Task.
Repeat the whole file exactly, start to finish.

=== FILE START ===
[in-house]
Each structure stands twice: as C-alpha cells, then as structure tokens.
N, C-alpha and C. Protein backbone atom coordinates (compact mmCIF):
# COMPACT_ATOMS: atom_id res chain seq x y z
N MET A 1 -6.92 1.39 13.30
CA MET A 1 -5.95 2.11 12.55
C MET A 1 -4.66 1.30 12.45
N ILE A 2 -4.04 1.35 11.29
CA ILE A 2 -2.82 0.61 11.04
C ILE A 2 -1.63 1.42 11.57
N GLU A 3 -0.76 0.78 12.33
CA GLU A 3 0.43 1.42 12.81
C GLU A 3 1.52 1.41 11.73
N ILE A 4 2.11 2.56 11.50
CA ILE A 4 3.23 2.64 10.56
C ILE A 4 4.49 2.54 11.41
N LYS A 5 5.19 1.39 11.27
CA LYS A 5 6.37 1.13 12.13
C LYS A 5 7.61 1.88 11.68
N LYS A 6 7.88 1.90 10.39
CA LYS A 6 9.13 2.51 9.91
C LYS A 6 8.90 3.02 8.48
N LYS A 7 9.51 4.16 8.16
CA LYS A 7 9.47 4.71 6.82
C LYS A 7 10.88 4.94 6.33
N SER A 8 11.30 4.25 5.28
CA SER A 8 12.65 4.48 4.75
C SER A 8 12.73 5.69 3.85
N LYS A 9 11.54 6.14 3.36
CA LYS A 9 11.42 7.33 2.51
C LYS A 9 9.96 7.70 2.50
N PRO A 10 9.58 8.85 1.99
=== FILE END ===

[in-house]
Each structure stands twice: as C-alpha cells, then as structure tokens.
N, C-alpha and C. Protein backbone atom coordinates (compact mmCIF):
# COMPACT_ATOMS: atom_id res chain seq x y z
N MET A 1 -6.92 1.39 13.30
CA MET A 1 -5.95 2.11 12.55
C MET A 1 -4.66 1.30 12.45
N ILE A 2 -4.04 1.35 11.29
CA ILE A 2 -2.82 0.61 11.04
C ILE A 2 -1.63 1.42 11.57
N GLU A 3 -0.76 0.78 12.33
CA GLU A 3 0.43 1.42 12.81
C GLU A 3 1.52 1.41 11.73
N ILE A 4 2.11 2.56 11.50
CA ILE A 4 3.23 2.64 10.56
C ILE A 4 4.49 2.54 11.41
N LYS A 5 5.19 1.39 11.27
CA LYS A 5 6.37 1.13 12.13
C LYS A 5 7.61 1.88 11.68
N LYS A 6 7.88 1.90 10.39
CA LYS A 6 9.13 2.51 9.91
C LYS A 6 8.90 3.02 8.48
N LYS A 7 9.51 4.16 8.16
CA LYS A 7 9.47 4.71 6.82
C LYS A 7 10.88 4.94 6.33
N SER A 8 11.30 4.25 5.28
CA SER A 8 12.65 4.48 4.75
C SER A 8 12.73 5.69 3.85
N LYS A 9 11.54 6.14 3.36
CA LYS A 9 11.42 7.33 2.51
C LYS A 9 9.96 7.70 2.50
N PRO A 10 9.58 8.85 1.99